With the increasing adoption of electric vehicles (EVs) and energy storage technologies, there is little doubt demand will grow for battery raw materials that must be sourced from the mining industry.
We expect automotive companies and battery manufacturers to invest US$300 billion in the sector in the next 10 years, and they will require new battery mineral deposits to be developed.
Over the next 10 years, we expect demand related to battery raw materials to increase four times for lithium, five times for cobalt, and up to seven times for graphite.
Beyond that, vanadium will be required in increasing volumes for use in stationary batteries for energy storage in renewable energy installations, while rare earths already have a place in high-performance magnets widely used in electric motors and wind turbines.
There will be pressure on the supply of specialty raw materials, and new deposit types are already being assessed for economic viability.
Innovation in mineral extraction and process development is needed to meet the challenges posed by end-use markets — especially in green technology, renewable energy and battery applications.
Already, physical and chemical specifications on mineral products and processed materials are only getting more stringent. Many products must reach 99.99% purity (“four nines”), but even more pronounced are the impurities themselves, at the parts per million level, as they risk affecting the performance of the final product.
The mountains north of the village of Lingbeizhen in southern Jiangxi province no longer echo with the rumble of bulldozers and trucks. New bamboo groves climb the ravines. Tropical pines and navel orange trees grace terraces carved from the mountainsides, covering what was a hive of activity a few years back.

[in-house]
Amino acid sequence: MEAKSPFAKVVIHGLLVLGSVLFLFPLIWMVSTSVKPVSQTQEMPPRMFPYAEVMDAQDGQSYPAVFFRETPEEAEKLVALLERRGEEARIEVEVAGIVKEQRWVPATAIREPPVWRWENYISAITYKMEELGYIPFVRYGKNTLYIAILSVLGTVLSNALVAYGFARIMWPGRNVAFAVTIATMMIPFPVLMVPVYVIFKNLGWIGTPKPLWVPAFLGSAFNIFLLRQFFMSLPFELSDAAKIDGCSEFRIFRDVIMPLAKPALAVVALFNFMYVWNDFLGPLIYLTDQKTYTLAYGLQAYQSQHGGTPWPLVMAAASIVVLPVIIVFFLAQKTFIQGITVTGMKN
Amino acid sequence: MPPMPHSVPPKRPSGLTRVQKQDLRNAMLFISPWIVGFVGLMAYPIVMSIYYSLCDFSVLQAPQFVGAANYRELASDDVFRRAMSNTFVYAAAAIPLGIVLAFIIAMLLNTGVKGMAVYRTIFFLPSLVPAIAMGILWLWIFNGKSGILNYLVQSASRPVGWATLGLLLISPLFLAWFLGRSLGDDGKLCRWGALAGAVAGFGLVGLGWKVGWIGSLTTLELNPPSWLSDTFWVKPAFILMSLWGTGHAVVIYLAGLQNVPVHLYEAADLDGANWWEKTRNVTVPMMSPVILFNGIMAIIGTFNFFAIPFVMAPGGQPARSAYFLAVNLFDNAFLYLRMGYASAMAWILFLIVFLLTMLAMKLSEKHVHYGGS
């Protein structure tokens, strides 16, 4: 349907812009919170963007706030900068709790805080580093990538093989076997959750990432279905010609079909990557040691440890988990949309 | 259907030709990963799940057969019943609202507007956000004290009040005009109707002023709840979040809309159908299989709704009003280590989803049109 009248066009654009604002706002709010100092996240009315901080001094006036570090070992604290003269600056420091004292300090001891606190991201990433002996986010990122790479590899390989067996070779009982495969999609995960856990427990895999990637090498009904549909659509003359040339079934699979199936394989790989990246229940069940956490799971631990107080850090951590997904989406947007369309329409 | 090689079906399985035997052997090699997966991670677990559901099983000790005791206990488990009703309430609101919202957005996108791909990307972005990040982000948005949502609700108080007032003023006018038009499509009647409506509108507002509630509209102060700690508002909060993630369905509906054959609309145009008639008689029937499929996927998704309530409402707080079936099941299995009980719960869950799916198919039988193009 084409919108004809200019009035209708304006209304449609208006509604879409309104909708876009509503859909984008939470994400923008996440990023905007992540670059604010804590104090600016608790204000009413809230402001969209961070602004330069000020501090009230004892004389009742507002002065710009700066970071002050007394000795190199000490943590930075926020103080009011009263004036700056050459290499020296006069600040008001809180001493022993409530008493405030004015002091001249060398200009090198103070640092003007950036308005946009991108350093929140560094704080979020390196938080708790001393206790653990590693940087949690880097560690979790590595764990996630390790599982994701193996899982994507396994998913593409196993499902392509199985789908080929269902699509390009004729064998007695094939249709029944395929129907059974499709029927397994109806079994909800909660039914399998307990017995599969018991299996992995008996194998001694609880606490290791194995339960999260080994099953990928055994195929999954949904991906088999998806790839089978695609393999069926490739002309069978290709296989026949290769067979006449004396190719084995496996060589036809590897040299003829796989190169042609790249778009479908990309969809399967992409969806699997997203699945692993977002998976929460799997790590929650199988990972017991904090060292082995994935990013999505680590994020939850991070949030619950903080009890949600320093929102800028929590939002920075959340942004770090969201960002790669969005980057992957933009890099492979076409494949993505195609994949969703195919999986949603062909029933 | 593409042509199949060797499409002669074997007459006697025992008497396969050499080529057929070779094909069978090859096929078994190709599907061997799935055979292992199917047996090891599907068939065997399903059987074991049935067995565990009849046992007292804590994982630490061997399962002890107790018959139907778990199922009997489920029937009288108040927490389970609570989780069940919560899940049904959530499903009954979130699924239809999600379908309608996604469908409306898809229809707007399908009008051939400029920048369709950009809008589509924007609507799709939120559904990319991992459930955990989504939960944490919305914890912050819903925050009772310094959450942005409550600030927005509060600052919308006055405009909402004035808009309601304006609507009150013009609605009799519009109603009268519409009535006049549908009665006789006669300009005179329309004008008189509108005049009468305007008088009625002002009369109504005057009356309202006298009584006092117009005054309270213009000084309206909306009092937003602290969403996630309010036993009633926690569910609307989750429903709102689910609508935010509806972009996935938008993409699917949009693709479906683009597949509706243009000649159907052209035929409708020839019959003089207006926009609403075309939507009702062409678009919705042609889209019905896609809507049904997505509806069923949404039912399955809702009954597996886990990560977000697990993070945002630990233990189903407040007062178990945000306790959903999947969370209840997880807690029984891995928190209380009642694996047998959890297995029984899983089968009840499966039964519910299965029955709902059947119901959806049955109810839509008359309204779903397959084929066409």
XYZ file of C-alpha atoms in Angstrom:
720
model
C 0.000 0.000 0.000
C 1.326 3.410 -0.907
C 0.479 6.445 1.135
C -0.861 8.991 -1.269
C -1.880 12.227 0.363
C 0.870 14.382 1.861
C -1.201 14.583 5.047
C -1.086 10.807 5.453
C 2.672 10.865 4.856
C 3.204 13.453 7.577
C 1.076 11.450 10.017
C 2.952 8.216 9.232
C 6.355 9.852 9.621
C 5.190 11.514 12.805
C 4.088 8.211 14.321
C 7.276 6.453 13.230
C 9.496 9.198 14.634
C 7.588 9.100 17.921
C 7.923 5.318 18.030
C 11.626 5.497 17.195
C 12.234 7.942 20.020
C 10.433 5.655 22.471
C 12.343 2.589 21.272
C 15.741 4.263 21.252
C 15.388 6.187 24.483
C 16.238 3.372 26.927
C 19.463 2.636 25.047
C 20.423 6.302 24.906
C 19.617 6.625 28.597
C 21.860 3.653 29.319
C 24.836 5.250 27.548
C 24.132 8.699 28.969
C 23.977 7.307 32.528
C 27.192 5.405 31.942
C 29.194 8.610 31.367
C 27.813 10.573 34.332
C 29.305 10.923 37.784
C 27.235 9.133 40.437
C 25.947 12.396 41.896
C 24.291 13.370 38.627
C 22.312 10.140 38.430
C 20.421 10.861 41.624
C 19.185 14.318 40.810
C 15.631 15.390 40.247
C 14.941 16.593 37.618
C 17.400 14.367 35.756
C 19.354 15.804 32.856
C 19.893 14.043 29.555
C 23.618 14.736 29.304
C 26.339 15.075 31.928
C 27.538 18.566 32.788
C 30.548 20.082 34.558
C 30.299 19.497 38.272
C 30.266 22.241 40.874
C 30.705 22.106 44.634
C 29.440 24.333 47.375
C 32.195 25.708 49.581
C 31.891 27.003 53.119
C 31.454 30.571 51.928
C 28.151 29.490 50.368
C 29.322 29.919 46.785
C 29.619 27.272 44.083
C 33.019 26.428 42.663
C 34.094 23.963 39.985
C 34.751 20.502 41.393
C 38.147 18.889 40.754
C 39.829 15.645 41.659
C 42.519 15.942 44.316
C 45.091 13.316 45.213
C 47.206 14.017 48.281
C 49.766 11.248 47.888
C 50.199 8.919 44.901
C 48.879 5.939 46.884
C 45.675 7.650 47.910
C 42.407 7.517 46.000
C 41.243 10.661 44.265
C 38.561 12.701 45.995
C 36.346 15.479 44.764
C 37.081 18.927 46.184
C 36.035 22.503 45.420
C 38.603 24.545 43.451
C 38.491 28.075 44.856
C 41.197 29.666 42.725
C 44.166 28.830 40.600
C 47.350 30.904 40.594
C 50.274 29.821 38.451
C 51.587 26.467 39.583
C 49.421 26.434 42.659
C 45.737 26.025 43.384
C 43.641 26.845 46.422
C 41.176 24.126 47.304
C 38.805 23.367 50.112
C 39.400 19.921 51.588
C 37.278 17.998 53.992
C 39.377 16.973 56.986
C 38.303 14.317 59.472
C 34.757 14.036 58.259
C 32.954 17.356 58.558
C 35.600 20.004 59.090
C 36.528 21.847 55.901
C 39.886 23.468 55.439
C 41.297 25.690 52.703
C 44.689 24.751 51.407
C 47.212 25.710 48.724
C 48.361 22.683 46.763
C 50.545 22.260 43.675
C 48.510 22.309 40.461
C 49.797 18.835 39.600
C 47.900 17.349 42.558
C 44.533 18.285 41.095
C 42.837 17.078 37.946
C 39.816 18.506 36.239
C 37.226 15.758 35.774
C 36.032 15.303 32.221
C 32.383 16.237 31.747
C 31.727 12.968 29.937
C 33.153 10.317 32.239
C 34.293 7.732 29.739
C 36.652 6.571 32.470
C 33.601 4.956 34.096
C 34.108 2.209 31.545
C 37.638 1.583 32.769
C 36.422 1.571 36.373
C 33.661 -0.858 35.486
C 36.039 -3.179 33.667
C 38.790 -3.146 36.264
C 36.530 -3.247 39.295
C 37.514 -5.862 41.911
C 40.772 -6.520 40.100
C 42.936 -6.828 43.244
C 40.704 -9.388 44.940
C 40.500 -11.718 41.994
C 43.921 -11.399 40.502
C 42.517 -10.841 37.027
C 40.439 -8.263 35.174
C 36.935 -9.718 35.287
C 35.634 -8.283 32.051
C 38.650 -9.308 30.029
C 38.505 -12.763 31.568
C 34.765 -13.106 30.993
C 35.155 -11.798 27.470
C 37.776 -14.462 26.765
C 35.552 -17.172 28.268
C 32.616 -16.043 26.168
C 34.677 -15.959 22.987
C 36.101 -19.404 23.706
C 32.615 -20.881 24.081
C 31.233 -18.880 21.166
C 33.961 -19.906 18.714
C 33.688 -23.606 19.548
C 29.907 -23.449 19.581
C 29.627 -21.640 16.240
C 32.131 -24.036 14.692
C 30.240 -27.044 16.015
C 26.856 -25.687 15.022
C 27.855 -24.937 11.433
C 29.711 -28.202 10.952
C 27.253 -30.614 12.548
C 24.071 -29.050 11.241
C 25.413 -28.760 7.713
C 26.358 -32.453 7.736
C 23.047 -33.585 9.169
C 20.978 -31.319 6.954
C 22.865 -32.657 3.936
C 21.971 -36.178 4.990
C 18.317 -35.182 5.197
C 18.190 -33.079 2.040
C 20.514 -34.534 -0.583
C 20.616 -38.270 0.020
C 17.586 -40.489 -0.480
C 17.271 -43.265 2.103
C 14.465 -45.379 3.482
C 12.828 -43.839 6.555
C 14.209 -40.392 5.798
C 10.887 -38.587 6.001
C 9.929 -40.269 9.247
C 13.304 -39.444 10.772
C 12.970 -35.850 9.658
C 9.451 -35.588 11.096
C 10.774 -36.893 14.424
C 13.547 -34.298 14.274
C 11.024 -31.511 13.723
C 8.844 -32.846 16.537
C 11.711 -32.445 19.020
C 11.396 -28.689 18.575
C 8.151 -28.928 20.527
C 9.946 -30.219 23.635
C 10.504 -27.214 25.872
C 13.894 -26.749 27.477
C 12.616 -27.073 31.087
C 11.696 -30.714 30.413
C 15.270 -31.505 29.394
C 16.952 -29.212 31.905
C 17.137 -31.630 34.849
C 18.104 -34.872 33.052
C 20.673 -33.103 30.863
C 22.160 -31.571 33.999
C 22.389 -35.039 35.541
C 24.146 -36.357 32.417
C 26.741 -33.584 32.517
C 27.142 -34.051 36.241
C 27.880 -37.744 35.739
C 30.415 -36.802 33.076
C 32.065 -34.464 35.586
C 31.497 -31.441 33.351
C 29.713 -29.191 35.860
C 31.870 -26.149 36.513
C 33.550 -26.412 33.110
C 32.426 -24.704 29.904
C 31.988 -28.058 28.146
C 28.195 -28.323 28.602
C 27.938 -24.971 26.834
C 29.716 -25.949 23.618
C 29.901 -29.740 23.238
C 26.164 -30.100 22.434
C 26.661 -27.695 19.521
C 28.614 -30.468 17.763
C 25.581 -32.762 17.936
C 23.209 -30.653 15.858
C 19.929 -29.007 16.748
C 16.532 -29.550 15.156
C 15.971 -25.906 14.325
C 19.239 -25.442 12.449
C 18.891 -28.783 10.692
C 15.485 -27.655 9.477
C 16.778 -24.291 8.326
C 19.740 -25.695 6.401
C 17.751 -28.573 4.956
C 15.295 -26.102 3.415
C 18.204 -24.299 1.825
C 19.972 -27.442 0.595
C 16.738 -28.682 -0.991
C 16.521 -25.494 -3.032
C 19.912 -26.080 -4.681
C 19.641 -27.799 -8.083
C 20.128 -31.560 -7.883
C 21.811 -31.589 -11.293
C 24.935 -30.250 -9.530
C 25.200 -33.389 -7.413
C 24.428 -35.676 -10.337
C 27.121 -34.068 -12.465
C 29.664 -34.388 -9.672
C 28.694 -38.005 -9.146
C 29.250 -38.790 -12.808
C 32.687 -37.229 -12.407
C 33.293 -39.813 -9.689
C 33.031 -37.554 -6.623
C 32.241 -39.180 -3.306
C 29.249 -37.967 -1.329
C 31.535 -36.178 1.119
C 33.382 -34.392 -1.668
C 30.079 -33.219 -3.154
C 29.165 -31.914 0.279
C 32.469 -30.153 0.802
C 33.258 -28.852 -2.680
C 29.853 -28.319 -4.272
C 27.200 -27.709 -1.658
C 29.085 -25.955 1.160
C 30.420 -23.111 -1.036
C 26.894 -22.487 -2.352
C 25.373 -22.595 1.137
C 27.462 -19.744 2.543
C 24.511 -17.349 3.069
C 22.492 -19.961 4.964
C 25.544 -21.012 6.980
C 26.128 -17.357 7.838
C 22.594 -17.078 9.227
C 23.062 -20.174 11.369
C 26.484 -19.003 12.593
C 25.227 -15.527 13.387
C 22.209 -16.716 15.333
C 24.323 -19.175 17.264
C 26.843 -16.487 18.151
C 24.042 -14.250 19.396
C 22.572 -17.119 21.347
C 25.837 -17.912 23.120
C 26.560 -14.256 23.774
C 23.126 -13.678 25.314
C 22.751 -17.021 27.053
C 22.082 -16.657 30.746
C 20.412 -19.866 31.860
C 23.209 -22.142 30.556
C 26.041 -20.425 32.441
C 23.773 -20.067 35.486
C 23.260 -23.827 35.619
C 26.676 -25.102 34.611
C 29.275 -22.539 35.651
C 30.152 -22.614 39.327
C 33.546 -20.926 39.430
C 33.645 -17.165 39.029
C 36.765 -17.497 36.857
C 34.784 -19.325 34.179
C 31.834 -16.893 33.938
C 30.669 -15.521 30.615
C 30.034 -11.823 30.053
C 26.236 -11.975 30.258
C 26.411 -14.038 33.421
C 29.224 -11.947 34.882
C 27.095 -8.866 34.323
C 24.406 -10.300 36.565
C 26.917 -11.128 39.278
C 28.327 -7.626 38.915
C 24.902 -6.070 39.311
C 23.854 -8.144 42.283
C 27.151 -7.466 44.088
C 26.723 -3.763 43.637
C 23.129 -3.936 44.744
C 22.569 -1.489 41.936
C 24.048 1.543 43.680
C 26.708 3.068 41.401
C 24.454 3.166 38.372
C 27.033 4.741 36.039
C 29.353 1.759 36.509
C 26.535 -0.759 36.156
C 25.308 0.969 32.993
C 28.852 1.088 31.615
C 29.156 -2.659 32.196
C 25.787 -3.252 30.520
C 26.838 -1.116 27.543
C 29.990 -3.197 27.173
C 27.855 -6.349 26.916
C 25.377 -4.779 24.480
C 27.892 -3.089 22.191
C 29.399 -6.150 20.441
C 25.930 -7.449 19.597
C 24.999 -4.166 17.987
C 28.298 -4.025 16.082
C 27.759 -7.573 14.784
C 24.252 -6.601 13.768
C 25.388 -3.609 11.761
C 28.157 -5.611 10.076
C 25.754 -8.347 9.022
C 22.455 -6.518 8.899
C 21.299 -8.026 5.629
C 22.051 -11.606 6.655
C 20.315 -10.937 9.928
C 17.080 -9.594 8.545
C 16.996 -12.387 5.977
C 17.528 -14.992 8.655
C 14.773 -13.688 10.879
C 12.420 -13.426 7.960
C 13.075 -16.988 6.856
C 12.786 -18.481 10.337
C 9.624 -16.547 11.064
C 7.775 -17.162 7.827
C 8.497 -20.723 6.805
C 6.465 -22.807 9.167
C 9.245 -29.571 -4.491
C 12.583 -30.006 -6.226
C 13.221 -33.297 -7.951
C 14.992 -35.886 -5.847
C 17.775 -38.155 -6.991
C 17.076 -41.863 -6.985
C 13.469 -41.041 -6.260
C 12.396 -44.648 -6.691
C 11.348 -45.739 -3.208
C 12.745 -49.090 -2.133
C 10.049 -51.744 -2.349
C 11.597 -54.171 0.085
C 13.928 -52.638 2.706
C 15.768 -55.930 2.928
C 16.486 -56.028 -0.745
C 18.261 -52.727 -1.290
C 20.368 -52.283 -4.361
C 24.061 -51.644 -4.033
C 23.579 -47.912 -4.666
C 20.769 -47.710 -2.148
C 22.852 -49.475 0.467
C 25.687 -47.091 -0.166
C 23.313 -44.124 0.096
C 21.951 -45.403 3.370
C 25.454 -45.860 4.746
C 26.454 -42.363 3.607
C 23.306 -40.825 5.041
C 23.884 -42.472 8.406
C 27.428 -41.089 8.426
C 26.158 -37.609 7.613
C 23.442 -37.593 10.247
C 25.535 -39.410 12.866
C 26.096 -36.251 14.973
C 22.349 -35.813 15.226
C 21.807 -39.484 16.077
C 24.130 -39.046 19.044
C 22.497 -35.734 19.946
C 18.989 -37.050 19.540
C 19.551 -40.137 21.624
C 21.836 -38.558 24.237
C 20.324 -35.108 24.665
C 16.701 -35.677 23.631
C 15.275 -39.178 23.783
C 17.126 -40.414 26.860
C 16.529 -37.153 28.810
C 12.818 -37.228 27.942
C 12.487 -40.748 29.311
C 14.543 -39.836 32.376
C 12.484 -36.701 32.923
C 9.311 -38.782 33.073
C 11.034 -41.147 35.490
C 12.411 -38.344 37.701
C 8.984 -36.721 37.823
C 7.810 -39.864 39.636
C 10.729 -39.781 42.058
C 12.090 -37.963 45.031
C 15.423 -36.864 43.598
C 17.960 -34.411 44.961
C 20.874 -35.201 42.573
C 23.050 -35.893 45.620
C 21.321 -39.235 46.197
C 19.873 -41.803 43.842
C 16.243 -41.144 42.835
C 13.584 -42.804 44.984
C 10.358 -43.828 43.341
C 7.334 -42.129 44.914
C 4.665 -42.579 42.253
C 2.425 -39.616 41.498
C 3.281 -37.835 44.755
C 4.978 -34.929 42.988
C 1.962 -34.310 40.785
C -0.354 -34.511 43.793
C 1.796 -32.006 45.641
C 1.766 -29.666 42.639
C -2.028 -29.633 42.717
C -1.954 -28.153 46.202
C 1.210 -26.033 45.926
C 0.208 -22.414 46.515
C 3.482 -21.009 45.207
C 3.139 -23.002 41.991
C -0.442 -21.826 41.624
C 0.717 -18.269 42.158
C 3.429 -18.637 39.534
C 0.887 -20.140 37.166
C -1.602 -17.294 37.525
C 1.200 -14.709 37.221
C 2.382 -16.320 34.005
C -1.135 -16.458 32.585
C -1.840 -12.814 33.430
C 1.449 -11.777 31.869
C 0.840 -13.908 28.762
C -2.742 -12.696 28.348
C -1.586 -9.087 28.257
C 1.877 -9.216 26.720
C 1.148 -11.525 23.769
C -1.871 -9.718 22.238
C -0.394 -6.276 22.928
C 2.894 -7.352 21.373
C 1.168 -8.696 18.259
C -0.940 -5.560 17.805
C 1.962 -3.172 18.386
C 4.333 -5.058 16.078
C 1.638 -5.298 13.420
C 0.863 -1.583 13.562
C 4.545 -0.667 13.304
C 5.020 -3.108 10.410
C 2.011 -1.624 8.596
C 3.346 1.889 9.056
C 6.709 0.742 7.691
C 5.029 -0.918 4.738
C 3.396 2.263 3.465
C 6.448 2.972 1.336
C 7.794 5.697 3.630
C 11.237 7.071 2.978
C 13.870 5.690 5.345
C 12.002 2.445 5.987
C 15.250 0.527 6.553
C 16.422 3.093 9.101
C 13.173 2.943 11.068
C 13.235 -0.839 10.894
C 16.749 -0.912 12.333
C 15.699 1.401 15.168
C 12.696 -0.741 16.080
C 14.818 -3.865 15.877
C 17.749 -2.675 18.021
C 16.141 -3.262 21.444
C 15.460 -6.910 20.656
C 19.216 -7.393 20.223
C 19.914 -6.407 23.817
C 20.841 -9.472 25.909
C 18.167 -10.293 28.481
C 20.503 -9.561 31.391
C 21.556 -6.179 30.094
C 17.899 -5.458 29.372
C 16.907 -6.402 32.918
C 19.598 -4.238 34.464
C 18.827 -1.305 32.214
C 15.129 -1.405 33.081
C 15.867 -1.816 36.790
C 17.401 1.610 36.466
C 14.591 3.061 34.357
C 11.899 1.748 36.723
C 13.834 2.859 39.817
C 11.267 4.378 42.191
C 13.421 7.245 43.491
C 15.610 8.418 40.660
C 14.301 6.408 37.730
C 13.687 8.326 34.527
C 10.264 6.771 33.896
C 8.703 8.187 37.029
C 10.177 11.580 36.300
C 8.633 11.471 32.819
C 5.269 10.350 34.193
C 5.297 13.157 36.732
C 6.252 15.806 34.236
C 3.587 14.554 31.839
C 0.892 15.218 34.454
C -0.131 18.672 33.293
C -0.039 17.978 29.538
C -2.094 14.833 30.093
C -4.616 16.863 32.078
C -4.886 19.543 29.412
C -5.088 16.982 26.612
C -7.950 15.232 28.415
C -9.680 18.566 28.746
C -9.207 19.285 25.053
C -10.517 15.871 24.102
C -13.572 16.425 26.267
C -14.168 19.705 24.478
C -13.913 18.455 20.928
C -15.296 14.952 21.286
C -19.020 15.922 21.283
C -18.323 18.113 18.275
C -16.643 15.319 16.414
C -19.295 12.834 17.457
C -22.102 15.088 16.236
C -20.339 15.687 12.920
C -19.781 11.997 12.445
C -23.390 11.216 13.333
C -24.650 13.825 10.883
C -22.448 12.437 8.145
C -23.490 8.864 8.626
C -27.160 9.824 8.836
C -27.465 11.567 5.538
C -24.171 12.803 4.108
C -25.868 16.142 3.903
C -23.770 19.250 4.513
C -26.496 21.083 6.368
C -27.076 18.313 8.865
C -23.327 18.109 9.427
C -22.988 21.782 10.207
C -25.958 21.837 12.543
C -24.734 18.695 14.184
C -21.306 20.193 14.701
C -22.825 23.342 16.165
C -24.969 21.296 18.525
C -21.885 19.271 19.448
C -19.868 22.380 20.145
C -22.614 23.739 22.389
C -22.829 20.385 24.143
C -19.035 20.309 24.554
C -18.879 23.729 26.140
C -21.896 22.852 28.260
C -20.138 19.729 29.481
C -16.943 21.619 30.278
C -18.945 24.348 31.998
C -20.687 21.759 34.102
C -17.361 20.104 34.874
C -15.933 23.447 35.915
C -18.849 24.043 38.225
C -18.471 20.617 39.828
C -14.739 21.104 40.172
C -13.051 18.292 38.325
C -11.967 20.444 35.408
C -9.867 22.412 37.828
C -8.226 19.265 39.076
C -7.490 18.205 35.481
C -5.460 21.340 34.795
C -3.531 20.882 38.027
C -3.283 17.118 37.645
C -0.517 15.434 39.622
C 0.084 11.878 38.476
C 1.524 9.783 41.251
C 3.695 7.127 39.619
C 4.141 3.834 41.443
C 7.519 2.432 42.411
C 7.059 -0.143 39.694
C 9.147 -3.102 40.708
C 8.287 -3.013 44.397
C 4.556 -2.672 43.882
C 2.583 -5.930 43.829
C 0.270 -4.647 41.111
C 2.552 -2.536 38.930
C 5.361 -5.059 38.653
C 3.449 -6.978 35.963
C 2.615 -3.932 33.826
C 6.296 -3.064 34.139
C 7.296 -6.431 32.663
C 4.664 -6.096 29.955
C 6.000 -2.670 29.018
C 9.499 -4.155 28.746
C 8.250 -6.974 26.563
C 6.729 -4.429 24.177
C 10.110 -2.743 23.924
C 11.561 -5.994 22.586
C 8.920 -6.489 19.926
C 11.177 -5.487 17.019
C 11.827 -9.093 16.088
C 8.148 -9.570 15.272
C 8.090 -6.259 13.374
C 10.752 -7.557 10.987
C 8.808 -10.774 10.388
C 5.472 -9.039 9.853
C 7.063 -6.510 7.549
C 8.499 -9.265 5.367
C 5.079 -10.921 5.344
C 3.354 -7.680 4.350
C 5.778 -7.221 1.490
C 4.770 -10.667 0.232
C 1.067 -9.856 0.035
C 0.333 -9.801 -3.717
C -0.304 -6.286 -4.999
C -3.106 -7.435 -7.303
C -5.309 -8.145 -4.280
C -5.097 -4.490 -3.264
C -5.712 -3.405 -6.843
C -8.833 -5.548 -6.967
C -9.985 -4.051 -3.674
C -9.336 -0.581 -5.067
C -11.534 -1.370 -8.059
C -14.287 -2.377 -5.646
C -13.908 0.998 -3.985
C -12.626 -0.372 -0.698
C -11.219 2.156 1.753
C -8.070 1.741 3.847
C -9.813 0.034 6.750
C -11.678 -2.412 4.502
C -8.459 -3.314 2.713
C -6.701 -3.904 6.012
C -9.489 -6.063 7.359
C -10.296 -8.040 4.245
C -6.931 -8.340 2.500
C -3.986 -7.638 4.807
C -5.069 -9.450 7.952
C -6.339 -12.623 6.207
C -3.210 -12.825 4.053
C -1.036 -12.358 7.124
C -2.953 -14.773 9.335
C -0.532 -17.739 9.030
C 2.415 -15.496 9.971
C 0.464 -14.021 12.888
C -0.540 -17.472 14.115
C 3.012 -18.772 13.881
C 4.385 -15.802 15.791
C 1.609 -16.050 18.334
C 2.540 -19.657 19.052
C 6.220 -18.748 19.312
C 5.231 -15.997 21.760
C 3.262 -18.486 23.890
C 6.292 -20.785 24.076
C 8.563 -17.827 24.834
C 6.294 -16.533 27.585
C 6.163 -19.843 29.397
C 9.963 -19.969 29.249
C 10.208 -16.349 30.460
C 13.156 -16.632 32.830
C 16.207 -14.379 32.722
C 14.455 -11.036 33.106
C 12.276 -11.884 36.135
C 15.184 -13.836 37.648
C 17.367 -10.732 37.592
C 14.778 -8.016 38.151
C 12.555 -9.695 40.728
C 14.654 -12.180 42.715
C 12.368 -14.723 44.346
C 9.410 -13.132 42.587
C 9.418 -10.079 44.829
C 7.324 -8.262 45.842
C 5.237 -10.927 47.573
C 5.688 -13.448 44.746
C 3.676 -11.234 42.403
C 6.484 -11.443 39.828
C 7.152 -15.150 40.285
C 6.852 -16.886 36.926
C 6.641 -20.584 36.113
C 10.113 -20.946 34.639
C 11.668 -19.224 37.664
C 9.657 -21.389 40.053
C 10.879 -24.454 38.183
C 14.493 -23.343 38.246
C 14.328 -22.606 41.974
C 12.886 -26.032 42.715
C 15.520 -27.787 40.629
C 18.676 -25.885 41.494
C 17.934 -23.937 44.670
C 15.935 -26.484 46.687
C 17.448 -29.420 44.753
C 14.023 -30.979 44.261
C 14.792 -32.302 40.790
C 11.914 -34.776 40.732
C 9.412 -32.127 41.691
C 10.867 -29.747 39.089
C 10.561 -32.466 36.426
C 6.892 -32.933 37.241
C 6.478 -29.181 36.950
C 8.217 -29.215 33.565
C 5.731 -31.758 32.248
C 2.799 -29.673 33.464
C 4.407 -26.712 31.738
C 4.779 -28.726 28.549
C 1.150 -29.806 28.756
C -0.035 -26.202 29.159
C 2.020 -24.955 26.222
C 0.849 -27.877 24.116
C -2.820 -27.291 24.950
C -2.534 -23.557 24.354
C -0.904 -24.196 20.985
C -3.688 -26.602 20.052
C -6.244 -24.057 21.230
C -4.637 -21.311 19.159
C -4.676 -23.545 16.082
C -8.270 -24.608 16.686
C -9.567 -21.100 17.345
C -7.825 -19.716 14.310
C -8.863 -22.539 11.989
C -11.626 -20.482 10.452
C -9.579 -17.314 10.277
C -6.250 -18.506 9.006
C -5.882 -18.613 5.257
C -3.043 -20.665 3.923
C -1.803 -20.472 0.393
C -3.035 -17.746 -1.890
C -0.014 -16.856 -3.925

Higher up, where it is more difficult to replant and where erosion has taken its toll, nearly every knoll and mountaintop is scarred from mining activity. Black rubber hoses curl in the sun. PVC pipes, their ragged edges protruding from the red clay, mark where small crews of miners injected tons of ammonium sulfate, ammonium chloride, and other chemicals into the earth to separate valuable rare earth metals from the surrounding soil.
Beginning in the 1990s, rare earth mining took off in this region, located in Southeast China about 300 miles north of Hong Kong. As China began to produce more smartphones, wind turbines, electric vehicles, and other high-tech products requiring rare earth elements, the mining intensified. But the removal of these elements from the earth’s crust, using a mix of water and chemicals, caused extensive water and soil pollution.
Today, concrete leaching ponds and plastic-lined wastewater pools dot the hills. At one abandoned site, large wastewater ponds sit uncovered and open to the elements. Satellite images show dozens of similar pools dotting the mountains, all just one landslide or barrier failure away from a spill of their contaminated contents into waterways or groundwater.
Hong Kong (CNN Business) China is preparing to tighten its grip on the supply of a group of minerals the global tech industry can’t live without.